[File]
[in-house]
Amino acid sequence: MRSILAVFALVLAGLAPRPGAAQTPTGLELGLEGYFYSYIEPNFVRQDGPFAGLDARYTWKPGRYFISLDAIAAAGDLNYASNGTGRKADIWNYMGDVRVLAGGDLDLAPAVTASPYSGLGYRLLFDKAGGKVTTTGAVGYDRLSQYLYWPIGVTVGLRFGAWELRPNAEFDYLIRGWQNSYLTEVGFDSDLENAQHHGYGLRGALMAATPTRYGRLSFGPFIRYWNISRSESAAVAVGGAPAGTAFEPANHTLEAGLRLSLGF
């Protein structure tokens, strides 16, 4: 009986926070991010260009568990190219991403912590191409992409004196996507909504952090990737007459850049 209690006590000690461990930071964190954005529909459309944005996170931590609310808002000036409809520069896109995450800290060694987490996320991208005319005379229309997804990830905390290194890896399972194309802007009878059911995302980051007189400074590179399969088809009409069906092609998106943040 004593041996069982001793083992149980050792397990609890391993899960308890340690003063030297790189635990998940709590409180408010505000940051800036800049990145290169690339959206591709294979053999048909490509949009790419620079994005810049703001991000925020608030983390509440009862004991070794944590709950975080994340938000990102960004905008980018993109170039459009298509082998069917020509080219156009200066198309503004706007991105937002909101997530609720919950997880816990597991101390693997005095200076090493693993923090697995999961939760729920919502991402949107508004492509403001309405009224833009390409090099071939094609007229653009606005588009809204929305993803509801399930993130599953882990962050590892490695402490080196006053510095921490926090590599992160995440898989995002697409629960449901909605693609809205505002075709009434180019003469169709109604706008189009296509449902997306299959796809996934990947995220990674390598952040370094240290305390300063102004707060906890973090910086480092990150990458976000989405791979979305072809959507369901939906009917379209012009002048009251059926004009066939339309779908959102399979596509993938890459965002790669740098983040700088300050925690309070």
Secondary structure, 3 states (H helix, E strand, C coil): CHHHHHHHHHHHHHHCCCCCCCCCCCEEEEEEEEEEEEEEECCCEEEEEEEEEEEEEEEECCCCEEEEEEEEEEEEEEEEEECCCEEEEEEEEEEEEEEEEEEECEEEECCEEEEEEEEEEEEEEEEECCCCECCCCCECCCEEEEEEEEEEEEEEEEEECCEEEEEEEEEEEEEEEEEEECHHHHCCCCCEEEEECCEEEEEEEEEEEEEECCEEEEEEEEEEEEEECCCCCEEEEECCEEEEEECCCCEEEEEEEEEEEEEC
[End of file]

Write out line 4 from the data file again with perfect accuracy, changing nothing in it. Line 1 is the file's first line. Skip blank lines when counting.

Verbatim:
Secondary structure, 3 states (H helix, E strand, C coil): CHHHHHHHHHHHHHHCCCCCCCCCCCEEEEEEEEEEEEEEECCCEEEEEEEEEEEEEEEECCCCEEEEEEEEEEEEEEEEEECCCEEEEEEEEEEEEEEEEEEECEEEECCEEEEEEEEEEEEEEEEECCCCECCCCCECCCEEEEEEEEEEEEEEEEEECCEEEEEEEEEEEEEEEEEEECHHHHCCCCCEEEEECCEEEEEEEEEEEEEECCEEEEEEEEEEEEEECCCCCEEEEECCEEEEEECCCCEEEEEEEEEEEEEC